Anne Hutchinson may have held the first one.
Benjamin Franklin organized another.
In the 1990s, Oprah made them trendy.
Today, book club members in the U.S. number more than 5 million.
But what would Hutchinson, who gathered her female discussion group in 1634 on a ship en route to the Massachusetts Bay Colony, think of the Basic Book Club?
Like Hutchinson, the Baton Rouge-based Basics are on the move.
Even though most of the 20- and early 30-somethings still gather in a local member’s home, others are coming in over the internet from St. Louis, Missouri; Kansas City, Missouri; Nashville, Tennessee; and, closer to home, in Arabi.
As some members settled into comfy seats in Emily Ward’s living room for the September meeting, on the laptop perched in a corner, Megan Kurtz, Aaron Caffarel and Allison Cheaney, three of the out-of-state members, joined the discussion via Google Hangouts.
Last month's meeting was extra-special as it marked the club's fourth anniversary. Amazingly, they've never had to cancel a last-Tuesday-of-the-month sit-down.
"So a lot of us knew each other beforehand, and we all like books and we're all readers," said Katie Hennigan. "We were talking about different books and what we liked and disliked, and we decided that starting a book club would be a really good way to read some things that we weren't familiar with.
"All of us like different genres and different types of books, so it just happened, and we weren't really thinking that it would be four years, but it's worked."
Starting out with six or seven members, most of whom attended LSU together, the club at one time swelled to 13-14, but fluctuates between 10 and 12 members now. Caffarel is the only guy in the bunch, and that's not surprising, as 70-80 percent of the nation's book clubs are all-female.
Since Caffarel's nominee, the Ray Bradbury dystopian classic "Farenheit 451," was chosen as September's book, he led the evening's discussion.
The book, first published in 1953, is considered one of Bradbury's best works, and revolves around a future American society in which books are outlawed and firemen burn any they discover.
"I love the format. It's very democratic," said Ward, who has been a member for two years. "I've never been in a book club before, and I didn't attend LSU, but I knew three of the girls. They were super welcoming."
The club alternates genres each month, members make individual book pitches within that genre, and then they vote.
"It's kind of neat; it mixes it up," Ward said.
"The genre pitch is something we started about two years ago, and I think it's worked really well to force us out of our comfort zone, too," Lauren Leist said. "Like making us actually read a wide variety of different things."
"Fahrenheit 451" came from the genre "books about books." For most of the group, it was the second time reading it, since many students are required to read it in high school.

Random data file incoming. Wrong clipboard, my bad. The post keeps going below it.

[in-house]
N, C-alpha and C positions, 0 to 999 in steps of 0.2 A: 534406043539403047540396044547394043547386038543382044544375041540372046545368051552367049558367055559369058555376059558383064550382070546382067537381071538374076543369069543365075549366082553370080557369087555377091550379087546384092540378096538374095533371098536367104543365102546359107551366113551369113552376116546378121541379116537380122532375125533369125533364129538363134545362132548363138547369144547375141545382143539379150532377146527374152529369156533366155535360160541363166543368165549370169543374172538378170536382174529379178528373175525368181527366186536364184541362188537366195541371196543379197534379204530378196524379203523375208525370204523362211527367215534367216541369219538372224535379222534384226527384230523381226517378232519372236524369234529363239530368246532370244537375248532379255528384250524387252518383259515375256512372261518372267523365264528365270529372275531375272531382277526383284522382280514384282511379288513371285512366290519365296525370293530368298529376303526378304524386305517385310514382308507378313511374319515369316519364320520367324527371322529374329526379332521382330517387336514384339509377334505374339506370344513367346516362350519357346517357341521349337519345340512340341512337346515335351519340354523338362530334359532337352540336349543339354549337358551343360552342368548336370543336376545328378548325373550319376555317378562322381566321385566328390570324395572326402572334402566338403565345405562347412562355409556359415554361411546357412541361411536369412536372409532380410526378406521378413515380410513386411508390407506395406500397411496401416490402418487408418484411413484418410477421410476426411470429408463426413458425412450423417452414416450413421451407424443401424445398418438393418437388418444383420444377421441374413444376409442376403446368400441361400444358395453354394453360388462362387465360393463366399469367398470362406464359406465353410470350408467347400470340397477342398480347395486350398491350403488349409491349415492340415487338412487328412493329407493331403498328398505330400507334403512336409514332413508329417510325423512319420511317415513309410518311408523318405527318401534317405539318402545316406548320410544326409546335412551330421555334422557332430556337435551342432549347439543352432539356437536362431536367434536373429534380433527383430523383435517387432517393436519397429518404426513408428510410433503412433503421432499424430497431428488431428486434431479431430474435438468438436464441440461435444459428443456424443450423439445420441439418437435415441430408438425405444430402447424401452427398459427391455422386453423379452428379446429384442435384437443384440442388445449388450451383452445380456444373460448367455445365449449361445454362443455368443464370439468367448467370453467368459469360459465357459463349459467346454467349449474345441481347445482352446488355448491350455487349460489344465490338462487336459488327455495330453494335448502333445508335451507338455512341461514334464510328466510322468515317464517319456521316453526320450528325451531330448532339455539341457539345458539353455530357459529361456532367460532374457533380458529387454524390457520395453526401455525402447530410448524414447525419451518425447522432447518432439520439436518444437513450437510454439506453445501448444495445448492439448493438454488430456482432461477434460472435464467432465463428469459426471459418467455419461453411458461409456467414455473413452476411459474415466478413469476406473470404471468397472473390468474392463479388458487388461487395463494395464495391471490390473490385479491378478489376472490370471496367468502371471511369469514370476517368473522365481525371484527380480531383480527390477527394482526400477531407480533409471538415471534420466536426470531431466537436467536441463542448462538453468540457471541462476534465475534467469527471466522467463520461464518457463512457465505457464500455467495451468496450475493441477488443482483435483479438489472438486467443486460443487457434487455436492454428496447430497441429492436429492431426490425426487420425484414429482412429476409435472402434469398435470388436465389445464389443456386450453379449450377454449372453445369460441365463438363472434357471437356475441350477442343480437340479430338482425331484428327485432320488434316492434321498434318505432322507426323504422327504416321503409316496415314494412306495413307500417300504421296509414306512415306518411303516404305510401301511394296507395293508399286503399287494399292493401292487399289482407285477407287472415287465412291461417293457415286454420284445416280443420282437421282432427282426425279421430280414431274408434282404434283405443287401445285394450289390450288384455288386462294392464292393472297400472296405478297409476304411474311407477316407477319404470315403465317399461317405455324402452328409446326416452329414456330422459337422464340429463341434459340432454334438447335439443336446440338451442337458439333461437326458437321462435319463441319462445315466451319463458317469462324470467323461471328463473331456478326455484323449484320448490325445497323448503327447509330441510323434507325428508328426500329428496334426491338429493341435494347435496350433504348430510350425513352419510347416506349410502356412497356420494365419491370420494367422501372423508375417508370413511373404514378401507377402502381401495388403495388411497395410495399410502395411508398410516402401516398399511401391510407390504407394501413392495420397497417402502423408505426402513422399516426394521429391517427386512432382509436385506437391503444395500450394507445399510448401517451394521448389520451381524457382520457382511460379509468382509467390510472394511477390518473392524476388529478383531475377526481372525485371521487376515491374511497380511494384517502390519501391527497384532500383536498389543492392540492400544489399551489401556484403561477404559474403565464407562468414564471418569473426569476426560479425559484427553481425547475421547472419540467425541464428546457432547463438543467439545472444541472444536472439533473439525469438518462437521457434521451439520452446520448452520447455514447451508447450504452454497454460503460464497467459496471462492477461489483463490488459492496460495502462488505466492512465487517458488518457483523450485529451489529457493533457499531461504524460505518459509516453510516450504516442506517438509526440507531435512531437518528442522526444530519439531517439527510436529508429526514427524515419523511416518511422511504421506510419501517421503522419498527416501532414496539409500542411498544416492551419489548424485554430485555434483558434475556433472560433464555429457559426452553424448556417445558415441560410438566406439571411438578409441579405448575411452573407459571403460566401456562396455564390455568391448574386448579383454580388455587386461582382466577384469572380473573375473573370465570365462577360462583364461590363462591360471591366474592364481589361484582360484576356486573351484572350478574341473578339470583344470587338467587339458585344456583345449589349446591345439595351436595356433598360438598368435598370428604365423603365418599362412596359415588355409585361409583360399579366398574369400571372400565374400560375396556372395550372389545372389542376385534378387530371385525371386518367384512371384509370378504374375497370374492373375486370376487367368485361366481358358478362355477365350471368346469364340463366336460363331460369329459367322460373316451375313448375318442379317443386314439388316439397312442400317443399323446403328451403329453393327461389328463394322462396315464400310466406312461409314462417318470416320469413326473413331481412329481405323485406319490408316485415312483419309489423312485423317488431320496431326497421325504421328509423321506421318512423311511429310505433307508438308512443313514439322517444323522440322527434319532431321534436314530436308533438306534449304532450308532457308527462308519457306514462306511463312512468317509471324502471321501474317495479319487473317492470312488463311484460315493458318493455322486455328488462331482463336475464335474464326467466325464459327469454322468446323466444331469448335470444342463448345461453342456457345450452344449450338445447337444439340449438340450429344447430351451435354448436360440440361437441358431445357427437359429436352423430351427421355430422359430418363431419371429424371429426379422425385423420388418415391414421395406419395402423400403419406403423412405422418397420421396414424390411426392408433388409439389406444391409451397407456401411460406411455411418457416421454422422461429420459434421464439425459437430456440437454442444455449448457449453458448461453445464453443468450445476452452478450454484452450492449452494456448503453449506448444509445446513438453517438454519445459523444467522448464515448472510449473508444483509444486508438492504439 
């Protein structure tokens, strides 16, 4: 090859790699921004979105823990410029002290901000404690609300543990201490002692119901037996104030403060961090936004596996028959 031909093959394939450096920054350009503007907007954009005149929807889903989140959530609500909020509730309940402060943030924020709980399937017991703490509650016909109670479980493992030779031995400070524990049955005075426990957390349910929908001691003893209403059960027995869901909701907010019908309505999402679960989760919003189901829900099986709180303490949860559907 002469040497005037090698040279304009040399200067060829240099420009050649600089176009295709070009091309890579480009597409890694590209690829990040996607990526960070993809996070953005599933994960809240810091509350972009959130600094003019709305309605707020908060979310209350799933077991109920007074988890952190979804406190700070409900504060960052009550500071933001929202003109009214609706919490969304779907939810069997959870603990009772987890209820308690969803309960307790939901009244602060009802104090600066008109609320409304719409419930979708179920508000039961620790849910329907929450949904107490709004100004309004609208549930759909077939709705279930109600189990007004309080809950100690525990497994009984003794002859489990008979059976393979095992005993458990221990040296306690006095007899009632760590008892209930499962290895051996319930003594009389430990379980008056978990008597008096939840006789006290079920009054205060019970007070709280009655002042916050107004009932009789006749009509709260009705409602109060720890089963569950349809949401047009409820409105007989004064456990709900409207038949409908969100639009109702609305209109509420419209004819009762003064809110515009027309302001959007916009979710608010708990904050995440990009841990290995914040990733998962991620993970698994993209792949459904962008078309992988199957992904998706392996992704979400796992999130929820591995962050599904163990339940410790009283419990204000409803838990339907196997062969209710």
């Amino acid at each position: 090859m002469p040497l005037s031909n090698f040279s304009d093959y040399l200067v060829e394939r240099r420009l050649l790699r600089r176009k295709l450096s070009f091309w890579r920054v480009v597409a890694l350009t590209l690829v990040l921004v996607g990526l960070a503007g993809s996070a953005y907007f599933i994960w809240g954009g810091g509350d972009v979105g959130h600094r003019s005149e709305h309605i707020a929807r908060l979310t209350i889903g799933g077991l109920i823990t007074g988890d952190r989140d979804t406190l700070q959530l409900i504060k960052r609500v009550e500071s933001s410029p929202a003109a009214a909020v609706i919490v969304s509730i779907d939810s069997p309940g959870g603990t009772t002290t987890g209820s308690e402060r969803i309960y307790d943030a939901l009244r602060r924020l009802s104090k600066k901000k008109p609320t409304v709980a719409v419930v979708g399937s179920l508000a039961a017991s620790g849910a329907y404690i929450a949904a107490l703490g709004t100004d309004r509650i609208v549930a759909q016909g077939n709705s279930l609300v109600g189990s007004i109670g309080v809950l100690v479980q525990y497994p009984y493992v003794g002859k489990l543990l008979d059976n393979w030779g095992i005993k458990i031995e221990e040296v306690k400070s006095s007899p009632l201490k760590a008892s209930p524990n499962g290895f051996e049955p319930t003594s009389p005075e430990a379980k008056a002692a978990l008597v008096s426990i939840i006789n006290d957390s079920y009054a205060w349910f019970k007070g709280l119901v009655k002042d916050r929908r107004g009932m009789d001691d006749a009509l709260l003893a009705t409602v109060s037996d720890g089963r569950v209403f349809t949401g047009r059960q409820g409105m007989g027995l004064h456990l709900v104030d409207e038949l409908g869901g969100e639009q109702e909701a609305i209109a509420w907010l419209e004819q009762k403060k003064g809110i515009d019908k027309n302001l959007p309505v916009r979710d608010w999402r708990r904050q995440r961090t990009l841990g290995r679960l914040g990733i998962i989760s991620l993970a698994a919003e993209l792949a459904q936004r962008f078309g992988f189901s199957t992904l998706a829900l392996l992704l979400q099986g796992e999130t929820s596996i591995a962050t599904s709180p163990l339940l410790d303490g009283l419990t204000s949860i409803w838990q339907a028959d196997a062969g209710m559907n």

"And I think we strike a pretty good balance between socializing and discussing the book, because we all get here, we catch up on each other's lives and then we dive into the book," said Leist, sipping on a glass of wine. "I've had friends who were part of other book clubs and they're like, 'Oh, all we did was drink wine and we never got to the book,' and I've had friends who were on the flipside of it, and they're like, 'Oh, they take themselves too seriously.' We don't take ourselves too seriously, but we also make sure we have a lively conversation every month."
The club's really evolved, Caffarel said.
"It started with like just, I don't know, it just seemed like an adult thing to do," he said. "We were busy and didn't have time to read a lot, and really, it's continued to focus on the books, it's continued to be about breaking out and discovering new things and reading things we wouldn't normally read, but it's also just really good, now that we're kind of spread out in St. Louis, Kansas City and Nashville, it's always a monthly check-in. So even if I don't hear from Katie or Chelsea (Moreau) or anyone in the room, at least I have the club to catch up on what's going on. So it's been a really good way for us to stay connected."
Moreau joined in the "Farenheit 451" chat by phone as she drove from Central to the Baton Rouge meeting that night. But before that came a brief general discussion about the club and its book choices.
"'The Polygamist's Daughter' was the craziest discussion we've had," offered member Dani Borel. "It was a nonfiction book about a young woman whose father ran a polygamist cult. It talked about her life growing up and then kind of how infamous he is and what happened to him after his, I guess you'd say, falling out with the church."
At 320 pages, "The Polygamist's Daughter: A Memoir" by Anna LeBaron and Leslie Wilson, is an average-length read for the Basics.
"Page counts, we know our limits, not 1,000 pages in a month," Lindsay Rabalais said. "This is a nice, once-a-month kind of escape. We never want it to feel like a chore.
"Once the discussion starts, everyone contributes, and they have great thoughts. Even if they haven't read the book, everyone stays on topic."
And the first question is always "What is the point of the book?"
The generalization that censorship is bad while reading is good launched the hour-plus analysis of "Farenheit 451."
"All the media stuff they're consuming all the time is telling them that they're happy so you don't really know what happiness is anymore, which is really sad," Cheaney said, of the book's principle characters.
"If Ray Bradbury were writing this today, what other things besides books would we have to burn or stamp out to get rid of individualistic thought?" Caffarel queried.
The historical context of the 1950s, the Second Red Scare, and the evolution of television also figured in the night's exchanges.
What would renegade Hutchinson say of all this?
Well, she'd have to read the book first.